The Nebraska Republican Convention was Ron Paul's last hope for a move into the GOP mainstream.

If Paul had managed to secure a plurality of Nebraska's delegates, the candidate would have been guaranteed acceptance at next month's Republican National Convention in Tampa, Fla. Unfortunately for Paul, Mitt Romney received the most delegates. Paul won only 2 of the 35 available delegates.

Ron Paul has always been a curious candidate, embraced in large part by supporters who feel alienated from the political process as a whole. And while this outsider spirit has emboldened his supporters, it also means that Paul has received almost zero mainstream support.

The Ron Paul campaign's primary tactics had been a series of insurgencies, attempting to out-organize other Republicans and wrest control of state conventions at the voting booths. While supporters were hoping that grassroots energy could carry Paul to the Republican National Convention, it appears populism can only go so far.

According to GOP regulations, candidates are only guaranteed a spot at the national convention if they carry five or more states. While Paul holds a plurality in Iowa, Louisiana, Maine, and Minnesota, he has lost his last chance to secure the requisite number of delegates in Nebraska.

Had Paul won a plurality there, he would have been eligible for nomination as the official Republican Party candidate, and the convention would have been required to offer Paul at least 15 minutes of speaking time to present his case.  Those dreams have been dashed, but Paul has always been a rather unconventional fighter.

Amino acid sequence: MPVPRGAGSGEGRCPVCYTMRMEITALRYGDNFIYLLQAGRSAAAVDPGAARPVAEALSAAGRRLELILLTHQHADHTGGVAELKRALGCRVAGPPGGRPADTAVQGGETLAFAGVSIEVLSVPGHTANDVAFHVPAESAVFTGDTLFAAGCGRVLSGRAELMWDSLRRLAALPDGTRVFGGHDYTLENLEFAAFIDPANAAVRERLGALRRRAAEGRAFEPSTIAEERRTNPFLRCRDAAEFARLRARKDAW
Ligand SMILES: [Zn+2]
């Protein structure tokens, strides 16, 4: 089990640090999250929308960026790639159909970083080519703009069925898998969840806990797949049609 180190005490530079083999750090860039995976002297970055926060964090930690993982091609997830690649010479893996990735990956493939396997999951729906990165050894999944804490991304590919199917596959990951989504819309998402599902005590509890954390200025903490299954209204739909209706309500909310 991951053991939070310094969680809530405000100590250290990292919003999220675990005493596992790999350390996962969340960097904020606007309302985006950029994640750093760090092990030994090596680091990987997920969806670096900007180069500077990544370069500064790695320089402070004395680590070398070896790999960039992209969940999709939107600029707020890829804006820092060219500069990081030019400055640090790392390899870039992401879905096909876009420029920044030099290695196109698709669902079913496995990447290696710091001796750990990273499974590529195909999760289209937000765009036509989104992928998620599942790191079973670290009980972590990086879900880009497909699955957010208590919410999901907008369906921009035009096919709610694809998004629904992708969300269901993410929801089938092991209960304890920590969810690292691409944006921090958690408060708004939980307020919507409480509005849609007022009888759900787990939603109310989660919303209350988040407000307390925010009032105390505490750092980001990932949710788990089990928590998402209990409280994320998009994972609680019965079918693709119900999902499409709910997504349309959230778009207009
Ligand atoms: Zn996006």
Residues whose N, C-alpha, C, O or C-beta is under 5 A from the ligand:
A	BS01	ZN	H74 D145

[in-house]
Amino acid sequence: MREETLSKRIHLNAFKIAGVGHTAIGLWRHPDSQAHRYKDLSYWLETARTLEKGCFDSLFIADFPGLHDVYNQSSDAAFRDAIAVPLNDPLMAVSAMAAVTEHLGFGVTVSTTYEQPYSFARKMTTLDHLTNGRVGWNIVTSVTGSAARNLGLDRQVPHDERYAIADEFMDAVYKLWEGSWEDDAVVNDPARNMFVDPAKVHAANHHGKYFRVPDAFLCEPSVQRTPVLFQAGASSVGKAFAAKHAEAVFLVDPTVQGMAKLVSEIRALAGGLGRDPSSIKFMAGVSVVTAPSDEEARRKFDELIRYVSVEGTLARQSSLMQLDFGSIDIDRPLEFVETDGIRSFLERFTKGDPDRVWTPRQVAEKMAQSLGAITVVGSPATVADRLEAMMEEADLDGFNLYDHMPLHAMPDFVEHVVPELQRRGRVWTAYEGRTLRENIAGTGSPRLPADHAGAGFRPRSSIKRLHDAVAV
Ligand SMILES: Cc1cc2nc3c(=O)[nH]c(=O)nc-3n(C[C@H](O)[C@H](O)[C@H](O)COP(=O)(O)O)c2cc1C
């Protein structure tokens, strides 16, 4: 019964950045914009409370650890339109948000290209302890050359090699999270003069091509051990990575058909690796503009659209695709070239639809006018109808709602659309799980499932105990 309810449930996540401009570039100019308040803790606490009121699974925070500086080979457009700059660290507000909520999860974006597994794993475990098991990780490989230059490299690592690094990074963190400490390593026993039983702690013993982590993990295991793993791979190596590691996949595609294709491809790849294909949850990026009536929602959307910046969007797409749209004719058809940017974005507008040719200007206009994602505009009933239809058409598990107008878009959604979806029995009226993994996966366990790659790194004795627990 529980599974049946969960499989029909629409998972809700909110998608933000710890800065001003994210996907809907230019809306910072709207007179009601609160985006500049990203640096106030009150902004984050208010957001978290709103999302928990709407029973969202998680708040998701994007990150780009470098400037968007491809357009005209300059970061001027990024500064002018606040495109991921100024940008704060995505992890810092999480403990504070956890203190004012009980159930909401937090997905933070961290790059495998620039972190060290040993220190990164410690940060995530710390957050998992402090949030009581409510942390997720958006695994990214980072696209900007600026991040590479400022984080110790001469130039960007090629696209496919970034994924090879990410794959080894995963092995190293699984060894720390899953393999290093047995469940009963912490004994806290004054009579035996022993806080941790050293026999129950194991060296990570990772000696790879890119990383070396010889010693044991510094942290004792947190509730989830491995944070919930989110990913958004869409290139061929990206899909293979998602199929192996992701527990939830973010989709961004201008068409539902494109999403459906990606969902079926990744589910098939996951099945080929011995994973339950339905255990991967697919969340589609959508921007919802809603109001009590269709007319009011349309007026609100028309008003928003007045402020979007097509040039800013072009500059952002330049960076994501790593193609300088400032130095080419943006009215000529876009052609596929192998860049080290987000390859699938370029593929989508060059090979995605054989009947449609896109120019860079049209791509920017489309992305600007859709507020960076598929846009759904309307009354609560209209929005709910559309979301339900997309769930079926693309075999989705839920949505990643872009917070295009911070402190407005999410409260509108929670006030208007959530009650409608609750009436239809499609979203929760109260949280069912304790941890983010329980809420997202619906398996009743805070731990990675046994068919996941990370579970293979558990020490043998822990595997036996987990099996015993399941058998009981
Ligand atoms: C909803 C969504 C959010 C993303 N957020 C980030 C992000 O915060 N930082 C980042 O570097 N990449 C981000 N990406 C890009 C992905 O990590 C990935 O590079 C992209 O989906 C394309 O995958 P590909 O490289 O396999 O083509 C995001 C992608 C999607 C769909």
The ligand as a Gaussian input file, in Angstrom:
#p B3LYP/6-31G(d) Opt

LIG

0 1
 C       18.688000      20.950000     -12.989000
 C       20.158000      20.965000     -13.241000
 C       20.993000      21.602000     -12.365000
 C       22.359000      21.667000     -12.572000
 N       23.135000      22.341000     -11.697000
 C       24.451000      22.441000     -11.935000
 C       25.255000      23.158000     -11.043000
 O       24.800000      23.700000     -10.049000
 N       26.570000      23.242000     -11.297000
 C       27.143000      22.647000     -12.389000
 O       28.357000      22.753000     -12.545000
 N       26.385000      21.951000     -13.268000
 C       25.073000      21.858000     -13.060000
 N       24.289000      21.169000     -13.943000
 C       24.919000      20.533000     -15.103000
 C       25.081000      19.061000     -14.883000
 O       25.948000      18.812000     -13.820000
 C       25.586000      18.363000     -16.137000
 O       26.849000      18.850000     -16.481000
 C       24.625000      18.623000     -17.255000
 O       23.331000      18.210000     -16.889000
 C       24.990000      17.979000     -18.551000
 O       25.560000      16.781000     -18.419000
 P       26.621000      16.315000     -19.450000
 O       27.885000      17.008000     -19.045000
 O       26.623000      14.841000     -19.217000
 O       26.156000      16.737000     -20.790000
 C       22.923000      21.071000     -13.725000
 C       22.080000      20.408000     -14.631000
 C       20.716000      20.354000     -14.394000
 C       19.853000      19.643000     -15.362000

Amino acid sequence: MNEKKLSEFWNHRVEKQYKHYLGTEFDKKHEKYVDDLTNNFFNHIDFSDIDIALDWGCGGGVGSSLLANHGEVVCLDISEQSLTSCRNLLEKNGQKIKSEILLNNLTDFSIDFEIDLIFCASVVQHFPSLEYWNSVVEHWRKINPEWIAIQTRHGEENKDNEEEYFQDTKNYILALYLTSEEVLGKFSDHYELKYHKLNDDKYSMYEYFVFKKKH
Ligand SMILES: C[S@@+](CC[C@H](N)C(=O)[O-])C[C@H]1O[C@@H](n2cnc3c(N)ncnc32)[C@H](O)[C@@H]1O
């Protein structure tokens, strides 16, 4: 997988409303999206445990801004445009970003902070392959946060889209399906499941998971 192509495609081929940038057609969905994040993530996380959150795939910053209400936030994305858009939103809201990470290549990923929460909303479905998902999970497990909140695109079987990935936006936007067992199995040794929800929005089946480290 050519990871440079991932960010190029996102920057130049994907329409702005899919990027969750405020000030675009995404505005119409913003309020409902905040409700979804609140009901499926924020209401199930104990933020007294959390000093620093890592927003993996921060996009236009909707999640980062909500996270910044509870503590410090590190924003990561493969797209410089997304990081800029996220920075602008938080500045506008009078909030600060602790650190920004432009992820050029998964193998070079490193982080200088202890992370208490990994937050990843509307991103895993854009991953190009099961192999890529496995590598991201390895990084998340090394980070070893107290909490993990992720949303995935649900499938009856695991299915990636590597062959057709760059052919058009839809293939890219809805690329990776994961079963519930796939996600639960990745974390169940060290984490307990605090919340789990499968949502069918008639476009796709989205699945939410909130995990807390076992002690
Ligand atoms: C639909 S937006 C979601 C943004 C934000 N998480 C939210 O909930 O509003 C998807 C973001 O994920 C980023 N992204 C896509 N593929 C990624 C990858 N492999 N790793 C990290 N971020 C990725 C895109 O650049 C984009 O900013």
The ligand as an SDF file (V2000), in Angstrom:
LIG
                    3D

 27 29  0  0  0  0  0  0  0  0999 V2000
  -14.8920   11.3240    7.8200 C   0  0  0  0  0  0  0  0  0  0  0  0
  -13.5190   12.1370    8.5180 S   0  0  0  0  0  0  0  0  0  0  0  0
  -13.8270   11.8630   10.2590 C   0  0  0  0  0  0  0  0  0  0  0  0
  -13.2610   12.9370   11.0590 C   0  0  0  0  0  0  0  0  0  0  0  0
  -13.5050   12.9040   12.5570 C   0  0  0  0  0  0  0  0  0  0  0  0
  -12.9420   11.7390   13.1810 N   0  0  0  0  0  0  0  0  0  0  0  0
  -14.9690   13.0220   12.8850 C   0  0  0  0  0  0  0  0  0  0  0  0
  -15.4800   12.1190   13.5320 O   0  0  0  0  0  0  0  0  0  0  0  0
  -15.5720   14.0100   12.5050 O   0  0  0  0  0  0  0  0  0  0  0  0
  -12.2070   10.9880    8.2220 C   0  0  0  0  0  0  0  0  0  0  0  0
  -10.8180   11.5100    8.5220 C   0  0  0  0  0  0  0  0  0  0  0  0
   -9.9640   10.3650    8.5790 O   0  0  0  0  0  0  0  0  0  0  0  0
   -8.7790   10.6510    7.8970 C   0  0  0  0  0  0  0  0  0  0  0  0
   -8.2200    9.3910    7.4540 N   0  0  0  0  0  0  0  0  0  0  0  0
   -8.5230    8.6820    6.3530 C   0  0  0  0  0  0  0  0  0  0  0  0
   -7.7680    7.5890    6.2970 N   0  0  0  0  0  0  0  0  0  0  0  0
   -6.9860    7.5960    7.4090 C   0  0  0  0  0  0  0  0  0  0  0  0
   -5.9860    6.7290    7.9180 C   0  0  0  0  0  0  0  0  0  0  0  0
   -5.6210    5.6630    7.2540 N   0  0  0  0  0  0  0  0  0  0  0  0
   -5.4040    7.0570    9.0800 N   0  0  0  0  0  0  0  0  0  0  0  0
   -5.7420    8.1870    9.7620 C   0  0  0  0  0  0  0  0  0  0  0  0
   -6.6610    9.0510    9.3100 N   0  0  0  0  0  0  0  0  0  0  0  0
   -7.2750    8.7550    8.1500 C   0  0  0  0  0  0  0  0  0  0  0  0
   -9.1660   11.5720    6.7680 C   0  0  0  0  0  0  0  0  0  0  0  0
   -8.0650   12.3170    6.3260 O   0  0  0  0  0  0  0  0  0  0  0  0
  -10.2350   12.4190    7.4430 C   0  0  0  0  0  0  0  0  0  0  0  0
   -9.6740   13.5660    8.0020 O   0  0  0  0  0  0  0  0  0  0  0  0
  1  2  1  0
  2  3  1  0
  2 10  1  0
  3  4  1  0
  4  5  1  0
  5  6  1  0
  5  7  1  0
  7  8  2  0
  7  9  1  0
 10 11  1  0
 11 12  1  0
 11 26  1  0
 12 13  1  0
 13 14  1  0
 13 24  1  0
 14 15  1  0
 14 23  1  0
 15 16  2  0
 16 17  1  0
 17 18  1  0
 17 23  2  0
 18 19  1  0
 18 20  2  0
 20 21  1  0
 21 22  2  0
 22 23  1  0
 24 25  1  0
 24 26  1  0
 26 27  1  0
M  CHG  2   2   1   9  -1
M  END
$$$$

So what is Paul's next move after being denied a spot at the Tampa convention?

In 2008, Paul and his supporters were locked out of the Republican National Convention in Minneapolis. In protest, they held their own convention at a different location in the city.

ABC News correspondent Chris Good wrote that Paul may be planning the same thing this year.

Paul's campaign has said it expects to bring as many as 500 supportive delegates to Tampa, so Paul's presence there could be noticeable nonetheless, Good wrote. Paul is planning a rally in Tampa around the convention, and his supporters have organized Ron Paul Festival, an independent event that will include live music.

Good also pointed out there is no guarantee that Paul will be locked out again. If the convention organizers and Romney allow him, Paul may still have a chance to state his case for nomination. The counter-convention seems to be planned as a backup.

Supporters online wrote that even if Paul does not win the nomination, their campaign is not over. They referred to their goals as a liberty movement that outshines one particular candidate. Some feel that switching their support to other candidates -- anyone but Romney or Obama -- will be an effective way of realizing their goals.

Real conservatives will switch to supporting Gary Johnson, or maybe go over to the Constitution party, wrote Reddit commenter LibertyOne. But to support the GOP that's laughing at Ron Paul and our supporters right now would be like hitting our own heads with a hammer. It'll be Gary Johnson for me. He's not perfect, but has principles.

As for Ron Paul himself, his plan remains to be seen.